Frontiers

An Original Source

Nicole Williams and John Baranik are learning about music, business, and how to trash talk 1800s-style.
August 2013

“Basically, he was talking trash on his competition,” says John Baranik, C’16, about 19th century Philadelphia music publisher Allyn Bacon. In a letter about a rival’s lower price, Bacon managed to insult two of his competitors in one sentence, saying, “I do not know how his Music looks generally; if it is as bad as Willig’s, he may be glad to get half price.”

As Baranik and Nicole Williams, C’15 are learning, business practices in the early 1800s sound pretty familiar: fierce competition and huge discounts. Williams says, “John was reading Bacon while I was transcribing Benjamin Carr, another Philadelphia publisher, and all of Carr’s letters have invoices. And he’s giving a 60 percent discount, so all of a sudden [the price] goes from $75 to $30. And you think, well, he’s giving you this discount but maybe he should be giving you a better one.”

As founders of the Penn Manuscript Collective, Williams and Baranik are spending the summer in Penn’s Rare Book and Manuscript Library transcribing and creating a database for the correspondence of John Rowe Parker, proprietor of Franklin Music Warehouse in Boston, the largest music distributor in the United States between 1817 and 1821. The project, “Music Printing and Publishing Culture in Early Philadelphia,” is the first initiative of the Collective, designed to coincide with Penn’s upcoming Year of Sound.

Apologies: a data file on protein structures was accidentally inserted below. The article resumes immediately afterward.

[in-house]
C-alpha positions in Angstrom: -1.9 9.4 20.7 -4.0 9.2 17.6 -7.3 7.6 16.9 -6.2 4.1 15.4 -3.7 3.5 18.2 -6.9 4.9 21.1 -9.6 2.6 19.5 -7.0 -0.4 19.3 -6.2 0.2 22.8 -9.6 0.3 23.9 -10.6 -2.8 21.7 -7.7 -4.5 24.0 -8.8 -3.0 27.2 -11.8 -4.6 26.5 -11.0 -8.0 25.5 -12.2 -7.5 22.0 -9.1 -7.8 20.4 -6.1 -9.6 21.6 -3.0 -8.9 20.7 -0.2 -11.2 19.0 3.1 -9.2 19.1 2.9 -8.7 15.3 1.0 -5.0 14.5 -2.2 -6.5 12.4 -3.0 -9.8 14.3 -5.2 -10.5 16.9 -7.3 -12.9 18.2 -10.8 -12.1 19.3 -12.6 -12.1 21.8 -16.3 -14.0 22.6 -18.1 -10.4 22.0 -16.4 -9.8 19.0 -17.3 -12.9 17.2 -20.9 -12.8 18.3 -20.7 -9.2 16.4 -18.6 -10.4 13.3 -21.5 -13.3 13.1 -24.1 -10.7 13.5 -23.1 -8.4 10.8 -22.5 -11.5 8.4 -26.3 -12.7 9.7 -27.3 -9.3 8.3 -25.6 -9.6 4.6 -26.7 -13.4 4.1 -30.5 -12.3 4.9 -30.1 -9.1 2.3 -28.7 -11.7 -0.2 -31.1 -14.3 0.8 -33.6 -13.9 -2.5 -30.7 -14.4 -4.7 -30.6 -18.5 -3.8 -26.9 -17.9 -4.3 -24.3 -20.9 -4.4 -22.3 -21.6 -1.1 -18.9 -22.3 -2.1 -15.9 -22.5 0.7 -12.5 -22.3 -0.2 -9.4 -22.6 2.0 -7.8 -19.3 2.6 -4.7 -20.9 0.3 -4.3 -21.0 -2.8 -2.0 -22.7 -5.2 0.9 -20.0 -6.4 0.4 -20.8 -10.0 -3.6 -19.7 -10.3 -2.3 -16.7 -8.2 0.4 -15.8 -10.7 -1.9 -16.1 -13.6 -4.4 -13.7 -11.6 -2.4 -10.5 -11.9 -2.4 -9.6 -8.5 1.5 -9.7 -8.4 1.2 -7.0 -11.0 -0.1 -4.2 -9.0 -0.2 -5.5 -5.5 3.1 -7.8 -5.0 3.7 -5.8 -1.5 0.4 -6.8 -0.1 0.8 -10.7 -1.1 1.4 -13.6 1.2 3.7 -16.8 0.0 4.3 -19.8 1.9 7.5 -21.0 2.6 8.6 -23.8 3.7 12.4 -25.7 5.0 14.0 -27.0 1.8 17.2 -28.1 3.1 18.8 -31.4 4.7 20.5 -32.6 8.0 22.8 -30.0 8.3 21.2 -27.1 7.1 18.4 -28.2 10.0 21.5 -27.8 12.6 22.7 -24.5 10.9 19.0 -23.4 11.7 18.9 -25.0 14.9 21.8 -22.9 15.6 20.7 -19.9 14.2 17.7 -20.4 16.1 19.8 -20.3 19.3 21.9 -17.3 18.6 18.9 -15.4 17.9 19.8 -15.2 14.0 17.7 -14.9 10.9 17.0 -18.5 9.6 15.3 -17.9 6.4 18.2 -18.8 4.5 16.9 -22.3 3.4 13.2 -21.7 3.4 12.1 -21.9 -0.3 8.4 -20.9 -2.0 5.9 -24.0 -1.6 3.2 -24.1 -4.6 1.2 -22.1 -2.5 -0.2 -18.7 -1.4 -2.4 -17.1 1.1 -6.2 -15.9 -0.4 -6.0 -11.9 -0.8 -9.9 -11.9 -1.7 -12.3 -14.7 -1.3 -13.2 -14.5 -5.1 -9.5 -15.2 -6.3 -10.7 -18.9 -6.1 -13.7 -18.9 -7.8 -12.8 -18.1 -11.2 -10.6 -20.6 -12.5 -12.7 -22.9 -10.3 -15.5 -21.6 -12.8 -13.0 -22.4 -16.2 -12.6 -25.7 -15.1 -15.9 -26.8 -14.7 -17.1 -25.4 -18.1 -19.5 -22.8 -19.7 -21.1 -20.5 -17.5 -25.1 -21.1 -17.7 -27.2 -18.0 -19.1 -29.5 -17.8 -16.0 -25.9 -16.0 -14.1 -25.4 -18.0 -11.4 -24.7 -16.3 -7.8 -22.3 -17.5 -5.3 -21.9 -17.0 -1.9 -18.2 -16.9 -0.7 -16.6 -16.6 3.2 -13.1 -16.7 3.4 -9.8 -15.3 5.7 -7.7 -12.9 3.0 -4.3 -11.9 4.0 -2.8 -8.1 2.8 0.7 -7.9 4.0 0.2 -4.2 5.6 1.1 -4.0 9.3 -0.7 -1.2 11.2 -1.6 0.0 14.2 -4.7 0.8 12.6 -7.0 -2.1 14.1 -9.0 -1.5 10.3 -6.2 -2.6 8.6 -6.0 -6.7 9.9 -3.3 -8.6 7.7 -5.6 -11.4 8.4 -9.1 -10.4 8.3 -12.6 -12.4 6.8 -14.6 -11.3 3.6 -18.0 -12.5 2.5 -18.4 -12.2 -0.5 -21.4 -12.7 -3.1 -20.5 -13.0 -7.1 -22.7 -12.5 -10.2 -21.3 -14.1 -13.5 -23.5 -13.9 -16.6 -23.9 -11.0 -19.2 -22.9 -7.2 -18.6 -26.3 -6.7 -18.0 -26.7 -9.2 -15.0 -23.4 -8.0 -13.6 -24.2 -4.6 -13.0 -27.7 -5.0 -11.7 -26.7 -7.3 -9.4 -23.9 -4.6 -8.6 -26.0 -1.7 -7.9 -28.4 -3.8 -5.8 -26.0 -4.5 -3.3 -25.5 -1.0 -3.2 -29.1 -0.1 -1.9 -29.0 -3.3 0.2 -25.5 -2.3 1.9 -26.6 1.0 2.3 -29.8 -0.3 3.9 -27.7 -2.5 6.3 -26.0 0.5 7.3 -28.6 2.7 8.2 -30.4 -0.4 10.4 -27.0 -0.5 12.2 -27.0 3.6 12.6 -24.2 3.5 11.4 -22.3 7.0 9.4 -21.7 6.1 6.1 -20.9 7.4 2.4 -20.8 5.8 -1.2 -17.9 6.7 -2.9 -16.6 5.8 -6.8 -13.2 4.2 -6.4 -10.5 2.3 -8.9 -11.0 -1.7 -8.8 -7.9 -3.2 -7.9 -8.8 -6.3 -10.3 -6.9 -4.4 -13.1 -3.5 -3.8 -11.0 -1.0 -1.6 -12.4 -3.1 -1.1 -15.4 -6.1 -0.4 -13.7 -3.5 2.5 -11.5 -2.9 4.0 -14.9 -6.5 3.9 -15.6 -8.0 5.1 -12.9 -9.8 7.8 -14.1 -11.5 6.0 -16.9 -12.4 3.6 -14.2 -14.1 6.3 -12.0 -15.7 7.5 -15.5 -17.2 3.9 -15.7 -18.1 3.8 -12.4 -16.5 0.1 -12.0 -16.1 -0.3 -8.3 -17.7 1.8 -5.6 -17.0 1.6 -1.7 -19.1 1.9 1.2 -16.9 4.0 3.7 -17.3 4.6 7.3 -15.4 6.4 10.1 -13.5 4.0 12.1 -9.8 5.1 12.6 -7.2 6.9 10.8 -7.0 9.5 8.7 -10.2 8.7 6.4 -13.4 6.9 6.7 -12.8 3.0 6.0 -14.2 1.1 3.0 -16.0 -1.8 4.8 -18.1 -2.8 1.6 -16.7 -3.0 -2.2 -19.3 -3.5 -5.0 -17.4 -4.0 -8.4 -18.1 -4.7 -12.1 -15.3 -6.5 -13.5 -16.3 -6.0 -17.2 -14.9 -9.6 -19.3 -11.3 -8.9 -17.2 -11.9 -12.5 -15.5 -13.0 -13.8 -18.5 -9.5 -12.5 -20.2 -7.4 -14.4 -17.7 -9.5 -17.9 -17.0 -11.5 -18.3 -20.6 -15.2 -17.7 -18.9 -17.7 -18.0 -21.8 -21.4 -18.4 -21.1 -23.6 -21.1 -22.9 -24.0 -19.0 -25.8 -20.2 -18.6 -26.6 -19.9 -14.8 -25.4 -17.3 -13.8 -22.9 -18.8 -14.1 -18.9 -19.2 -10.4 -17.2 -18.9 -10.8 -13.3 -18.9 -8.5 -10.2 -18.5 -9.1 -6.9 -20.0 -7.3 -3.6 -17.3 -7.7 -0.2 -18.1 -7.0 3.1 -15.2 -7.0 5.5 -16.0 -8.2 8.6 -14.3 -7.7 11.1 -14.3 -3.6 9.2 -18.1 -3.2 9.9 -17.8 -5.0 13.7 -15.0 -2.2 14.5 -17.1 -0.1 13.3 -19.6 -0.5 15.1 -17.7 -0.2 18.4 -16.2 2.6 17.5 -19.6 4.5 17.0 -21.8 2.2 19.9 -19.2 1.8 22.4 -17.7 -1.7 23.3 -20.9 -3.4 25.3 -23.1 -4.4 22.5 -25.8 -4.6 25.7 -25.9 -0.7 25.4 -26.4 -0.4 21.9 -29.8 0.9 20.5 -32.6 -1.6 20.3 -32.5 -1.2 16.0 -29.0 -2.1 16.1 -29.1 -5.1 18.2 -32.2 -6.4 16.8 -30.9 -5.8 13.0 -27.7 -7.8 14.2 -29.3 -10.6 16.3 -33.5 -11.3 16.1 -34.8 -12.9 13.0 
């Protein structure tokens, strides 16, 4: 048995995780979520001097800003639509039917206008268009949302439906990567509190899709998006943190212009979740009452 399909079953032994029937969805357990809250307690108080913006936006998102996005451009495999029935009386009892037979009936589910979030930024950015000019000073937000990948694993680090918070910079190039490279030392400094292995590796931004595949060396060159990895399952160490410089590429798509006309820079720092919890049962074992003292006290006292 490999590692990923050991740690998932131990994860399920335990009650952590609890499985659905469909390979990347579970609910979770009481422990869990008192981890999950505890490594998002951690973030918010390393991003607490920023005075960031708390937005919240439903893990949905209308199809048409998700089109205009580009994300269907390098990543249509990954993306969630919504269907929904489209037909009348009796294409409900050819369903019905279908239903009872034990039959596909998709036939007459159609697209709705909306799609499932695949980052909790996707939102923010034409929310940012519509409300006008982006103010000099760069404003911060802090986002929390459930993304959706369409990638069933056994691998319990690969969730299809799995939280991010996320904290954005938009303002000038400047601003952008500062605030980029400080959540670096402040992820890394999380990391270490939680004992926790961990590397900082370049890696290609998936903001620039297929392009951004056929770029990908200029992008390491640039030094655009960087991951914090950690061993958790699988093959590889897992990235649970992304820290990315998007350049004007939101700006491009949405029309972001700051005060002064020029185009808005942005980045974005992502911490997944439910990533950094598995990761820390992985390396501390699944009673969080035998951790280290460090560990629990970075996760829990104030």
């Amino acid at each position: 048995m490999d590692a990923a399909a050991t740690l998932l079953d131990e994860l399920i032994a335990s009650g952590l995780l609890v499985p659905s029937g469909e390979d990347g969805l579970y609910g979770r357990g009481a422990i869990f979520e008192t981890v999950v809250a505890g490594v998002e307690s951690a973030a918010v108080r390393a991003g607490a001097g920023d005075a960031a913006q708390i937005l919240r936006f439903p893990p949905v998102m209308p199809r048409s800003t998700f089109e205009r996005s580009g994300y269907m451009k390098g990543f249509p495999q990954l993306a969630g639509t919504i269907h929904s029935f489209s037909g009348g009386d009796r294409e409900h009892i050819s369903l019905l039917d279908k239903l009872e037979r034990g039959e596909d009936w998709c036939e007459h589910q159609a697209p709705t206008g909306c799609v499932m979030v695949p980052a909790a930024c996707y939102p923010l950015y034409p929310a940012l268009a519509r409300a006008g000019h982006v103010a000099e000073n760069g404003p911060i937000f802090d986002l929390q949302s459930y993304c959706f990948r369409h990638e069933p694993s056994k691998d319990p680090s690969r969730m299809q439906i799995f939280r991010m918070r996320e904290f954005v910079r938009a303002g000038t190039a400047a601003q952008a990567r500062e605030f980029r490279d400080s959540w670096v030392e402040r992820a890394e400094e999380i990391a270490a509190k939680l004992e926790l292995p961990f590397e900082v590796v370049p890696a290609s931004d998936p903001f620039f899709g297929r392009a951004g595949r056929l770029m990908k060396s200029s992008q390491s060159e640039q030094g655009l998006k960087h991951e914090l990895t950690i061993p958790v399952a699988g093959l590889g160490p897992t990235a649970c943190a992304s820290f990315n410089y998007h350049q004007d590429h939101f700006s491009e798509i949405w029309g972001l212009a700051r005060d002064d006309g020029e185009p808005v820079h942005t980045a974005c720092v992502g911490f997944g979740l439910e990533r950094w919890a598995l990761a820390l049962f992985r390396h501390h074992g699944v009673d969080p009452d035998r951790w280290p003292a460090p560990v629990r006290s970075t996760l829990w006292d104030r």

Supported by funding from the Center for Undergraduate Research and Fellowships (CURF), the two are examining the content, context, culture, and technology of music publishing in this period, posting work online in order to make the materials more accessible to the Penn community and researchers at large. They’re getting insight on business, culture, daily life, and the headaches of shipping by real ships.

Baranik and Williams ultimately want users to be able to have the same experience they did when reading related letters at the same time. “We want to make [our site] as navigable as possible,” says Baranik. “The publishers are talking about one another, talking about ships, talking about pieces of music. We want to try to have these linked to one another within the site so you can jump from one letter to the next.” The two are blogging about their work, using it as a model of sorts, with plenty of hyperlinks.

That indexing process will take the most time, but can be done from anywhere, unlike the actual transcribing of letters, which can take place only in the library. That’s okay with them, though. “The sixth floor is a magical place,” says Williams of the Rare Book and Manuscript Library.

“I mean, we basically live there now,” adds Baranik.

They’re also planning to expand the Penn Manuscript Collective. They were both drawn to working with manuscripts through classes with Peter Stallybrass, Walter H. and Leonore C. Annenberg Professor in the Humanities and Professor of English and of Comparative Literature and Literary Theory, and they’re counting on others to be similarly inspired. “Having a collaborative group of undergrads working together is the goal for the Manuscript Collective,” says Baranik. “In a perfect world we would have a large team working together on a number of projects, so people could choose their interest.”

Baranik and his roommate, Ben Notkin, C’14, a photographer, have already created a database of Benjamin Franklin’s handwriting. “Ben was Photoshopping it and putting it into tables and doing these image comparisons,” he says. “So it’s great to have people with different skills.”

“For people who are interested in science, we have an entire collection on chemistry,” adds Willliams. “There’s so much to bring in so many different types of people.”


Check out the Penn Manuscript Collective blog here.